The efforts of the United Nations and the global women’s movement to promote the women’s rights agenda and make it a top international priority saw its culmination in the creation of U.N. Women, by the General Assembly in 2010.
If there is any idea and cause for which the United Nations has been an indispensable engine of progress globally it is the cause of ending all forms of “discrimination and violence against women and girls, ensuring the realization of their equal rights and advancing their political, economic and social empowerment.
When the United Nations seeks outside financial assistance either for development needs or to advocate social causes, it invariably turns to the private sector these days.
The Women’s World Cup has shown people everywhere what women athletes are all about: skill, strength, unity and determination. I extend my heartfelt congratulations to the winners – the team from the United States – and to all others who participated. You are inspiring millions of women and girls around the world to pursue their goals and dreams.
Our world is out of balance. It is both wealthier and more unequal today than at any time since the Second World War.
Almost exactly two years ago, on the morning of Apr. 24, over 3,600 workers – 80 percent of them young women between the ages of 18 and 20 – refused to enter the Rana Plaza garment factory building in Dhaka, Bangladesh,
because there were large ominous cracks in the walls.
They were beaten with sticks and forced to enter.
Experts from around the world gathered in New York recently to launch work on the Global Gender Environment Outlook (GGEO), the first comprehensive, integrated and global assessment of gender issues in relation to the environment and sustainability.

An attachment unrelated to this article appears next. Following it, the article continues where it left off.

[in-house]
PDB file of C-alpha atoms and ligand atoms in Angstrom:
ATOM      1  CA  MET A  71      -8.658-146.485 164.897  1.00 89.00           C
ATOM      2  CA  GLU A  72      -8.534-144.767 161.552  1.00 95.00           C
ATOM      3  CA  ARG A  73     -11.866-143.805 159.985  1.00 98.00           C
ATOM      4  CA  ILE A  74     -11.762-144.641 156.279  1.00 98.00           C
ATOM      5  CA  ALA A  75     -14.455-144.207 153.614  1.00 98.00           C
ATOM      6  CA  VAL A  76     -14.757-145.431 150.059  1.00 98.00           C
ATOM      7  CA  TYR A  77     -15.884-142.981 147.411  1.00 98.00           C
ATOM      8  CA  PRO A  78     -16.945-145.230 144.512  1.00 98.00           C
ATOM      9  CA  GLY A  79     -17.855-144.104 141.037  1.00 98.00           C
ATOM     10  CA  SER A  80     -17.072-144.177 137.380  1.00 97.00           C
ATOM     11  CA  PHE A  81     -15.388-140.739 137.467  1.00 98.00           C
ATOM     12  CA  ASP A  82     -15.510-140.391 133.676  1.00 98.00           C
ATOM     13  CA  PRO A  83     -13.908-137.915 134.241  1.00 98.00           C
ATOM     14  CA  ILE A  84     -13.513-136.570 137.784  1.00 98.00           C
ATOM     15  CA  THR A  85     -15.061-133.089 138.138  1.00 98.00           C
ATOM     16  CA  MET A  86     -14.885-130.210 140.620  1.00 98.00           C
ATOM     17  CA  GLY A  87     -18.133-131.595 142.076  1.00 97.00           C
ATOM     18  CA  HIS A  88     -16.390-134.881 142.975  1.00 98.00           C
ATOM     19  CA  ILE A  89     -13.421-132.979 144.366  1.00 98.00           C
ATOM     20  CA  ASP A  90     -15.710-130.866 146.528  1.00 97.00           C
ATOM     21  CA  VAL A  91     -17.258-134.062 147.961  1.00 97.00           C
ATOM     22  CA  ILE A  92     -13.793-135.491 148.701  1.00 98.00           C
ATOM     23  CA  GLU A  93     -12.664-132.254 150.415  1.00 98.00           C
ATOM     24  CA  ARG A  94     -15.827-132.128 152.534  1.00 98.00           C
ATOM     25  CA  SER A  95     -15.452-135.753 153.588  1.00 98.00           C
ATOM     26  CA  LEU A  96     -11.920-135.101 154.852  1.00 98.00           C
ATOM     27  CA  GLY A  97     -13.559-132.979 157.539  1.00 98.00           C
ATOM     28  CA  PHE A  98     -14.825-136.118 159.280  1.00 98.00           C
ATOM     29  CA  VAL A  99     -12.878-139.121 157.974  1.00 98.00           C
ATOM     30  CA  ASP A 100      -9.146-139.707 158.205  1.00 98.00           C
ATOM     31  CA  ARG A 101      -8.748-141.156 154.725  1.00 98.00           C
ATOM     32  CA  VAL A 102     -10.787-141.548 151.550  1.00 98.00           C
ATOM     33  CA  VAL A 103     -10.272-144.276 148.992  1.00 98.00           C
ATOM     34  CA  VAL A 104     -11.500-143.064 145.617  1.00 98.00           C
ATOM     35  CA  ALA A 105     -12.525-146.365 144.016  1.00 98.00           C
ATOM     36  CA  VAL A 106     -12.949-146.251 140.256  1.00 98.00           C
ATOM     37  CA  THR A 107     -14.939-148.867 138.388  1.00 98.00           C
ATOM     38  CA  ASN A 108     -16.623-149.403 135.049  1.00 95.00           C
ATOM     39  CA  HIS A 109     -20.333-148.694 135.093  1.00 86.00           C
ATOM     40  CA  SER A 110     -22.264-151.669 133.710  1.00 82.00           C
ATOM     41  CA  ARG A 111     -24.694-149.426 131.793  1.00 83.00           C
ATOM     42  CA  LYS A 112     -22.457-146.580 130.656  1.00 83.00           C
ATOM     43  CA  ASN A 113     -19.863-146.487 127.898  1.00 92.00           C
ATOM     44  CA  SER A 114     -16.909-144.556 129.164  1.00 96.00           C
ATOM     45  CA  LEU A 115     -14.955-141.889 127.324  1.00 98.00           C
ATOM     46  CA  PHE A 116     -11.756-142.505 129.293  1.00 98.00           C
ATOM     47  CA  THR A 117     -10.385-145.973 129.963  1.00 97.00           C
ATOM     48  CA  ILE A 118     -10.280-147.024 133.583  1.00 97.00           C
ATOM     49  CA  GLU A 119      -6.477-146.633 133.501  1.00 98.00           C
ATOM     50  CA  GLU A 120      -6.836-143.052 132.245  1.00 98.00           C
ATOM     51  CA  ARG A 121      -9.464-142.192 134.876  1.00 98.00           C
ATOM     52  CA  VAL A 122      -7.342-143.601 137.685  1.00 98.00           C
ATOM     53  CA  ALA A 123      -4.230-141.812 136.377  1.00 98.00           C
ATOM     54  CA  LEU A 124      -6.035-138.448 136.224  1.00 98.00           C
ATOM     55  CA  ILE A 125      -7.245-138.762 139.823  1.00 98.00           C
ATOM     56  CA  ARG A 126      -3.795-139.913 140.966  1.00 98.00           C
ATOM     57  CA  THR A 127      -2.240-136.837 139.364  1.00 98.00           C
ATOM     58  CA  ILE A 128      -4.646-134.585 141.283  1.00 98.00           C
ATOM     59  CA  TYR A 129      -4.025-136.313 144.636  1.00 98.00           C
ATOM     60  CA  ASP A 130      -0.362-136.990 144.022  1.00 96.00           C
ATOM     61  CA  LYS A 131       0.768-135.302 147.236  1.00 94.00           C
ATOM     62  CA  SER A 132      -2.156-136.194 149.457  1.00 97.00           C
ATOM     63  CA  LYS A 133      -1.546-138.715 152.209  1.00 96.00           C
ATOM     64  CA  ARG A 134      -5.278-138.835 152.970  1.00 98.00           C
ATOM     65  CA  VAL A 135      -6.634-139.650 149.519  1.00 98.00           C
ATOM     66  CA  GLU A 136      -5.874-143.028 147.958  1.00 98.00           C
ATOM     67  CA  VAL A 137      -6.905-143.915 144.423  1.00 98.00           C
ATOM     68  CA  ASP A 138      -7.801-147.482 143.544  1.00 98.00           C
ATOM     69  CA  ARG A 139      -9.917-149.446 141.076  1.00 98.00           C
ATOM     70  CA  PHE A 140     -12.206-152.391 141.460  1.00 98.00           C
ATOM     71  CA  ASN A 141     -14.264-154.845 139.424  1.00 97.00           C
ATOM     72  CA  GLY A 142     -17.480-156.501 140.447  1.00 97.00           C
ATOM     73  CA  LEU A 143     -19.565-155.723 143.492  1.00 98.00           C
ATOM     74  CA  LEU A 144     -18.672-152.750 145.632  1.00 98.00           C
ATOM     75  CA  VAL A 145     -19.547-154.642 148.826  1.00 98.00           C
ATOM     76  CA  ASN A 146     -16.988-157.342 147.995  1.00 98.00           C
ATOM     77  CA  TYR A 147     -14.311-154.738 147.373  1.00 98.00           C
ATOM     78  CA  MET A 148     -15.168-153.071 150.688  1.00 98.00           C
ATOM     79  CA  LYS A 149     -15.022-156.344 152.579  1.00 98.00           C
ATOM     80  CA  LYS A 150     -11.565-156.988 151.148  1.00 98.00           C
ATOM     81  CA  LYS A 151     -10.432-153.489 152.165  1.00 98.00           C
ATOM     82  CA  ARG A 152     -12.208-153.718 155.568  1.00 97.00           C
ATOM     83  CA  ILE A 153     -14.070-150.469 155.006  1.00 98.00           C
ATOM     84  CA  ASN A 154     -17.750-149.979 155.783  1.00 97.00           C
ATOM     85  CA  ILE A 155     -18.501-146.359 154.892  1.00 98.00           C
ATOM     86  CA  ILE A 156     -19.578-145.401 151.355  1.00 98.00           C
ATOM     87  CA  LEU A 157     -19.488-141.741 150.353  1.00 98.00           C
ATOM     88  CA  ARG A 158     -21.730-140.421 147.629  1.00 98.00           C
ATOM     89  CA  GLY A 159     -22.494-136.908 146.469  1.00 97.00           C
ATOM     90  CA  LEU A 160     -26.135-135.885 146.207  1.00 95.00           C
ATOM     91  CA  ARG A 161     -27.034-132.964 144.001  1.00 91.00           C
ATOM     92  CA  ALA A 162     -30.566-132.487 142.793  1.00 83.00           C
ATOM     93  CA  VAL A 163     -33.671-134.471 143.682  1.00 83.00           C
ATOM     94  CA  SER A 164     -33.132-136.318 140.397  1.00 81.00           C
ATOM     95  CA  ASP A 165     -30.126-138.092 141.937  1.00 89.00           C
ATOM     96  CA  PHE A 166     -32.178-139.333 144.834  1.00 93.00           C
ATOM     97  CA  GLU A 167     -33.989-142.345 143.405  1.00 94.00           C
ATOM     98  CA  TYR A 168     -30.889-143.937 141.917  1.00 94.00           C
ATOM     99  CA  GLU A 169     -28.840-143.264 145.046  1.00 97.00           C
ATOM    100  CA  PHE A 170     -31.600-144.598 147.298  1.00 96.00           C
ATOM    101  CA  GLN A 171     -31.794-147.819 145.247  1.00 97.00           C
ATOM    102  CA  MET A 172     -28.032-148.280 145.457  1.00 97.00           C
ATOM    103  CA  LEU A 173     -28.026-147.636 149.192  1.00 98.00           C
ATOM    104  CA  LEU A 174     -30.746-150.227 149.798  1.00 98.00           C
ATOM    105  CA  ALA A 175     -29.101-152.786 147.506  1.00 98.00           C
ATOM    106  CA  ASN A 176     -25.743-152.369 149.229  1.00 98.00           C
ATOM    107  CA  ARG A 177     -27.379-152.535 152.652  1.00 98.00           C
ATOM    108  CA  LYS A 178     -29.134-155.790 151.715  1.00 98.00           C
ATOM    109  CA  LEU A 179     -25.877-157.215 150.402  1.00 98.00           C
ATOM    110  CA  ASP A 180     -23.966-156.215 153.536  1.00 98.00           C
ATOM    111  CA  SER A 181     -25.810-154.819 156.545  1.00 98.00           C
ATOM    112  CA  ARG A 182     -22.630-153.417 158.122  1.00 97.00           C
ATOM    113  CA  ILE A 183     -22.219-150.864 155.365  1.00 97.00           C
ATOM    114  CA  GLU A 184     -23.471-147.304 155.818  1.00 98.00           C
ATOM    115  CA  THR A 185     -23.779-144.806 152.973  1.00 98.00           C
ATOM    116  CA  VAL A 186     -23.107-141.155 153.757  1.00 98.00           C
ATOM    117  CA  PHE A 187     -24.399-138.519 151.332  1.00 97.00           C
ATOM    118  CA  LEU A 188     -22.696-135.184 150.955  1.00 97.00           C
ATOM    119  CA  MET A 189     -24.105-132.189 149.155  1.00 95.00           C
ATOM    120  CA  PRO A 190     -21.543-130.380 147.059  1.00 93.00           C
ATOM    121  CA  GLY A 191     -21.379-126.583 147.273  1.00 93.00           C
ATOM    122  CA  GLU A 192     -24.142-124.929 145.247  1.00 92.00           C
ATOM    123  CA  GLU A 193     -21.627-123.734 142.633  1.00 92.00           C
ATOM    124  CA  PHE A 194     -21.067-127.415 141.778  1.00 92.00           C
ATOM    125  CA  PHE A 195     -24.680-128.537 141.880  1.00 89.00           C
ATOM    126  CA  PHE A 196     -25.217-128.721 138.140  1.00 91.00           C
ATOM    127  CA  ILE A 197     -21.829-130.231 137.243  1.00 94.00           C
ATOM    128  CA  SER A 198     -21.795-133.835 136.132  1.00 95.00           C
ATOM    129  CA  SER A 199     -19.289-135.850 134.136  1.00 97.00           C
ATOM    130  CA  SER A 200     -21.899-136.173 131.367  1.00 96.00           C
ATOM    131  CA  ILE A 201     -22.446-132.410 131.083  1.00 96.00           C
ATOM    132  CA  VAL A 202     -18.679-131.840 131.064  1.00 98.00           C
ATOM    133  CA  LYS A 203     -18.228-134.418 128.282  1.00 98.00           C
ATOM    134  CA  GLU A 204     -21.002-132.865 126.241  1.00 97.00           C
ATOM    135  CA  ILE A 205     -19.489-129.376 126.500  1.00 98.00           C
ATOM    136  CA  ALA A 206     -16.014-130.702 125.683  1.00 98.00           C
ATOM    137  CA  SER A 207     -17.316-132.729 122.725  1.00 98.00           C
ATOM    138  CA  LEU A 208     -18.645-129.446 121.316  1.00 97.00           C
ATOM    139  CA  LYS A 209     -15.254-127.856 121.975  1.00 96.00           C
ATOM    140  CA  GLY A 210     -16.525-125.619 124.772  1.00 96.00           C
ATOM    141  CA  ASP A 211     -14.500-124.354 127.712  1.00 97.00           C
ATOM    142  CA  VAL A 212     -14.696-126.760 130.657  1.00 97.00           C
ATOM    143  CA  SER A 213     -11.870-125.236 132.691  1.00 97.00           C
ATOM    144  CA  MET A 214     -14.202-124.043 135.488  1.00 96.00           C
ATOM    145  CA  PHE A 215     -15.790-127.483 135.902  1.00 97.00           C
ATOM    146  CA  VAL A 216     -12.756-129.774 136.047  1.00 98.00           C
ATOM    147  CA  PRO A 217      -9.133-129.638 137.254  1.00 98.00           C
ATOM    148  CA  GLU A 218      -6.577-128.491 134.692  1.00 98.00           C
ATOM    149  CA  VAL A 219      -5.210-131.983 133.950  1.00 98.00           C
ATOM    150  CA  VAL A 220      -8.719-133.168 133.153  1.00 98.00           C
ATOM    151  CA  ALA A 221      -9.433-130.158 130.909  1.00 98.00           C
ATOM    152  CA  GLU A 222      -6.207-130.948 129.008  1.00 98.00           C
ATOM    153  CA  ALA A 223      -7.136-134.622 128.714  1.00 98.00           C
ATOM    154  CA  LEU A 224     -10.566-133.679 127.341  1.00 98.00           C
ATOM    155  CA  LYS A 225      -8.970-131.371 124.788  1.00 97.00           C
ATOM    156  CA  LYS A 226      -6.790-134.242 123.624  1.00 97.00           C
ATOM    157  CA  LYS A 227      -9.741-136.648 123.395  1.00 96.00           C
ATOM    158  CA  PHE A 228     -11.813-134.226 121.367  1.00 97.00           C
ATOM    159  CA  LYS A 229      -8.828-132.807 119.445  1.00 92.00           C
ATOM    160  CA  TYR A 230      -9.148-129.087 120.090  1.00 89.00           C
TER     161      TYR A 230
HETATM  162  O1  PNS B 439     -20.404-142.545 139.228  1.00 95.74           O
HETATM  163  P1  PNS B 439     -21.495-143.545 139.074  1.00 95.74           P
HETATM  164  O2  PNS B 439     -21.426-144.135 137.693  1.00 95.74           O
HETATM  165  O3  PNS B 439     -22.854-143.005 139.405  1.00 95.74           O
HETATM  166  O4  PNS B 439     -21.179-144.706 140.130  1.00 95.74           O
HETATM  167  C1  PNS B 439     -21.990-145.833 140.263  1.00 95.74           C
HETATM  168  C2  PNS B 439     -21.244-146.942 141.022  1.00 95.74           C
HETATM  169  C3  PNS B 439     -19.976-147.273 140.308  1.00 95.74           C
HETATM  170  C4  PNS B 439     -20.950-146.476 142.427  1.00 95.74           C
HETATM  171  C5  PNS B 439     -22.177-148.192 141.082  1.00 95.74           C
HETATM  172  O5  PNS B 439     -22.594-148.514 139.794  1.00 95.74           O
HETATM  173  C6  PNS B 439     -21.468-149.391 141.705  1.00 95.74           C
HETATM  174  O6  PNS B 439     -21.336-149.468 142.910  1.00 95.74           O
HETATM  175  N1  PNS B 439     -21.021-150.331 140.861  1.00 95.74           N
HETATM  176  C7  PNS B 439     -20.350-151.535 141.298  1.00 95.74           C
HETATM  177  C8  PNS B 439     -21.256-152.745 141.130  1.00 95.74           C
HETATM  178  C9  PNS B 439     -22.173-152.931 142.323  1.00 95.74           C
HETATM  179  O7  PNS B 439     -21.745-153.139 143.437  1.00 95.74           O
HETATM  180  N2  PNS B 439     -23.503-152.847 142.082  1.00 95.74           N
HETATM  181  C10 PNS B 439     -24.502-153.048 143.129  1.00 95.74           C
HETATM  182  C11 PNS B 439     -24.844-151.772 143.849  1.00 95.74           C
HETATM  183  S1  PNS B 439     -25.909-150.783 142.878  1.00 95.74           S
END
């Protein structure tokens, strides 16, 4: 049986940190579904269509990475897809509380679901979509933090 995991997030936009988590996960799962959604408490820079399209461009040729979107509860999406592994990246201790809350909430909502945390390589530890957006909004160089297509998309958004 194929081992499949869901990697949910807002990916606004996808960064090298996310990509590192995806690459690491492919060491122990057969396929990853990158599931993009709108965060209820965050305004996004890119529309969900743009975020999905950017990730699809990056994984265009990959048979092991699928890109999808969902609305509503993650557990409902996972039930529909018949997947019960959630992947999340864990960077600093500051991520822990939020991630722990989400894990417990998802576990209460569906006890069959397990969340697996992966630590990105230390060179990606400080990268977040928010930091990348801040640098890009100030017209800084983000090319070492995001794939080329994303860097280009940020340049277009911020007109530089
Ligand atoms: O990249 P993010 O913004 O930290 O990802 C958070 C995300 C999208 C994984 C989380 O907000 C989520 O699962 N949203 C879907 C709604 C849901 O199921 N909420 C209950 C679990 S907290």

The Commission on the Status of Women, one of the biggest events on the calendar for United Nations headquarters in New York City, is over for another year.
Governments must do more to address the impacts of forced disappearances of women, according to an international justice report released Monday.
If we look at the headlines or the latest horrifying YouTube clip, Mar. 8 – International Women’s Day – may seem a bad time to celebrate equality for women.
Nearly half of the four billion people who reside in the Asia-Pacific region are women. They comprise two-thirds of the region’s poor, with millions either confined to their homes or pushed into the informal labour market where they work without any safeguards for paltry daily wages. Millions more become victims of trafficking and are forced into prostitution or sexual slavery.
This weekend, at the invitation of President Michelle Bachelet and myself, women leaders from across the world are meeting in Santiago de Chile. We will applaud their achievements. We will remind ourselves of their contributions. And we will chart a way forward to correct the historical record. History has not been fair to women – but then, women usually didn’t write it.
Providing women with greater access to mobile technology could increase literacy, advance development and open up much-needed educational and employment opportunities, according to experts at the fourth United Nations’ Mobile Learning Week
It launched in a blaze of social media glory with a viral speech that rocketed around the world, and five months on from the launch of U.N. Women’s groundbreaking HeForShe campaign, the real work is well underway.
A week of climate negotiations in Geneva, Switzerland Feb. 8-13 are setting the stage for what promises to be a busy year. In order to reach an agreement in Paris by December, negotiators will have to climb a mountain of contentious issues which continue to overshadow the talks.